As a writer, children’s writer, it’s my job to create interesting characters. I’m certain most writers have a favorite character that they’ve created at some point during their writing journey. My favorite character isn’t one of my main characters, but she definitely made an impression on me, and hopefully she touched my young readers. Her name is Margaret Rose, a ghost child, from The Ghost of Whispering Willow.
I have written many pieces over the years; some are good, some are awful, some are mediocre, some pieces I actually like. Margaret Rose happens to live in a story I like. I purposely chose the word live, because as a writer, if we do our job correctly, our words actually come to life. We should take a child to another place – me, I want to write beautiful stories, even if they’re ghost stories. This ghost child took on a life of her own. Her actual role in the story is quite small, but her presence and impact is massive. Her child-like innocence, the trait about her character that I personally love the most, draws you to her. She’s clearly gone, is aware of that fact, and yet acts as any normal living child her age. Giddy, playful, speaking out of turn, and desperately wanting to please those around her. It’s a beautiful thing, the innocence of a child, and that quality shines through this character.
Each writer has a process for creating strong characters. I personally tear mine down to see what’s left (can’t speak for other writers) this is how I do it. It helps determine who my character is supposed to be, not necessarily who I want them to be. Characters have to adapt because story lines change directions. Main characters can become auxiliary characters, especially if the secondary character suddenly becomes the stronger of the two. This actually happened during The Ghost of Whispering Willow.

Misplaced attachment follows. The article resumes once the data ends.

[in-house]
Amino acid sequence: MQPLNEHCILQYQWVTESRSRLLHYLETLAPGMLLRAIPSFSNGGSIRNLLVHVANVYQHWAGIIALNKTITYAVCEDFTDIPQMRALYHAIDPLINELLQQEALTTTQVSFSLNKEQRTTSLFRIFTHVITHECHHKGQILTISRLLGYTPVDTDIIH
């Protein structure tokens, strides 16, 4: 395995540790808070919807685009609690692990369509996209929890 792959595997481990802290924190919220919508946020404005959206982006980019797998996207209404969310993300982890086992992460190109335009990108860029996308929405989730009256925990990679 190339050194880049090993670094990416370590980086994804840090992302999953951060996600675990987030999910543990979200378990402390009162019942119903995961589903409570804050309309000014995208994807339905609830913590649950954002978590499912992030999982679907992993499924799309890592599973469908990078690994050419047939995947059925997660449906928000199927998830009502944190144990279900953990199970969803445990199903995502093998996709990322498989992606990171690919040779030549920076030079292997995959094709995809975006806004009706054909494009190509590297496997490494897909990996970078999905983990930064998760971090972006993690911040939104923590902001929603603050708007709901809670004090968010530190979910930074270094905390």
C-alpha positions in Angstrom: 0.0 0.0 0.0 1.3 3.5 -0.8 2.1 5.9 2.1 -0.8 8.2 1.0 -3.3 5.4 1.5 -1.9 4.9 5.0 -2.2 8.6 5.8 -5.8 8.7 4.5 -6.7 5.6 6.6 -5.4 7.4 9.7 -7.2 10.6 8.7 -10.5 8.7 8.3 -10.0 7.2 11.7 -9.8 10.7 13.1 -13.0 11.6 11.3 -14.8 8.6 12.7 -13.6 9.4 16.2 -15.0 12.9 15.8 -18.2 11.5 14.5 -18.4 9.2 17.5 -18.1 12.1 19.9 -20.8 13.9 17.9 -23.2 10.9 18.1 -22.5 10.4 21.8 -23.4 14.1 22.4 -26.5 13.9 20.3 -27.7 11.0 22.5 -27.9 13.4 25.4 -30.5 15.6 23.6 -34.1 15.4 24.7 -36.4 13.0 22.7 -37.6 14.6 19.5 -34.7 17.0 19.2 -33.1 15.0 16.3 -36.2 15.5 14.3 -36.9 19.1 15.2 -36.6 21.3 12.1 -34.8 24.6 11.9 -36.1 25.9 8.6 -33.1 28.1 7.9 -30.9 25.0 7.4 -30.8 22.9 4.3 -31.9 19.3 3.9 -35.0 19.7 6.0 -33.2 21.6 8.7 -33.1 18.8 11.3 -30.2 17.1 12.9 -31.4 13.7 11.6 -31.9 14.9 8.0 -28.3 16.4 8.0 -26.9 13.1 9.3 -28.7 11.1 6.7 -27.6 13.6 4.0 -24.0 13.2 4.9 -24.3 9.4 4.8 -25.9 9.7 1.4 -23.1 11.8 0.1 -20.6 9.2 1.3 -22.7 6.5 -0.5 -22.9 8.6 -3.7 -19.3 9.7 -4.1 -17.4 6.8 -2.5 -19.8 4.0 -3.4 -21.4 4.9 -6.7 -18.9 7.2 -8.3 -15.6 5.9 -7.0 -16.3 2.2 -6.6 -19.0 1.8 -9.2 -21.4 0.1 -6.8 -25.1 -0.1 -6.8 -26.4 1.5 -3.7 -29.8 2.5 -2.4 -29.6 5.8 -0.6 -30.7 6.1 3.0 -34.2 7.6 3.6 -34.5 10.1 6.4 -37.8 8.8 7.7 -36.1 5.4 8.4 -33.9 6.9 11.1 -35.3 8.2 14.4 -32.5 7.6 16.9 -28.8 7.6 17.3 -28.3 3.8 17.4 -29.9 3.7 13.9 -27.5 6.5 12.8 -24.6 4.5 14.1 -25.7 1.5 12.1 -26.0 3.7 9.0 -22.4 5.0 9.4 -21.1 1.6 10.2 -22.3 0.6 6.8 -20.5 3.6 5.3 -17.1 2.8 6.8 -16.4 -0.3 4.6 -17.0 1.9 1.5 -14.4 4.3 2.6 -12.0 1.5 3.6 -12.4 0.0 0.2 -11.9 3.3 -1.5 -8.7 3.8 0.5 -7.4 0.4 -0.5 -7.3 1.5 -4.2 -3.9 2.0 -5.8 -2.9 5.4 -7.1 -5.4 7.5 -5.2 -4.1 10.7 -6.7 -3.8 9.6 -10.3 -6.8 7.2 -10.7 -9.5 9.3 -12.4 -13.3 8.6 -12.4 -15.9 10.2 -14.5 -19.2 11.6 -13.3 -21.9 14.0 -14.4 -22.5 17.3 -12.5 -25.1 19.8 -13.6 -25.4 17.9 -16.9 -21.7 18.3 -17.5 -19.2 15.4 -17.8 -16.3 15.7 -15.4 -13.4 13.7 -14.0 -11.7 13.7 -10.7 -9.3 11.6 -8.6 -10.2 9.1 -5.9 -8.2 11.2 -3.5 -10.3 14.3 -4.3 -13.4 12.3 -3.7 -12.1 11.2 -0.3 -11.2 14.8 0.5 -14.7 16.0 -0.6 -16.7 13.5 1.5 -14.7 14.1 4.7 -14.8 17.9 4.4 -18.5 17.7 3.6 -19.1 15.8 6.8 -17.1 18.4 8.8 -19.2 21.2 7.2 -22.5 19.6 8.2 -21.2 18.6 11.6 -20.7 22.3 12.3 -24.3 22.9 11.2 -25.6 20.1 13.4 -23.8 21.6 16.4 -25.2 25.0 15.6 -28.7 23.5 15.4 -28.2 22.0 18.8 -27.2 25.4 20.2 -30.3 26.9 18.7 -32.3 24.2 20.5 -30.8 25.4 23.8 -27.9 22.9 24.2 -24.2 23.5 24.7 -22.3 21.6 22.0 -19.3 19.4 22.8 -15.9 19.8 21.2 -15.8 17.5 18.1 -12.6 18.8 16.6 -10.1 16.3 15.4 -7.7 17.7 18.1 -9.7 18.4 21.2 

Asking a million questions, I’m not kidding, it seems like a million, really helps with the character ‘tearing-down’ process. “Why wouldn’t they do this? Why would they do that? Where would they go? Why wouldn’t they go? She wouldn’t think like that, why? Why would he/she choose that, why not? Each answer leads to another question and once I’ve exhausted both, questions and answers, typically what’s left creates a solid character. Margaret Rose, definitely my favorite so far. If you’re a writer, whose your favorite character?
Amanda M. Thrasher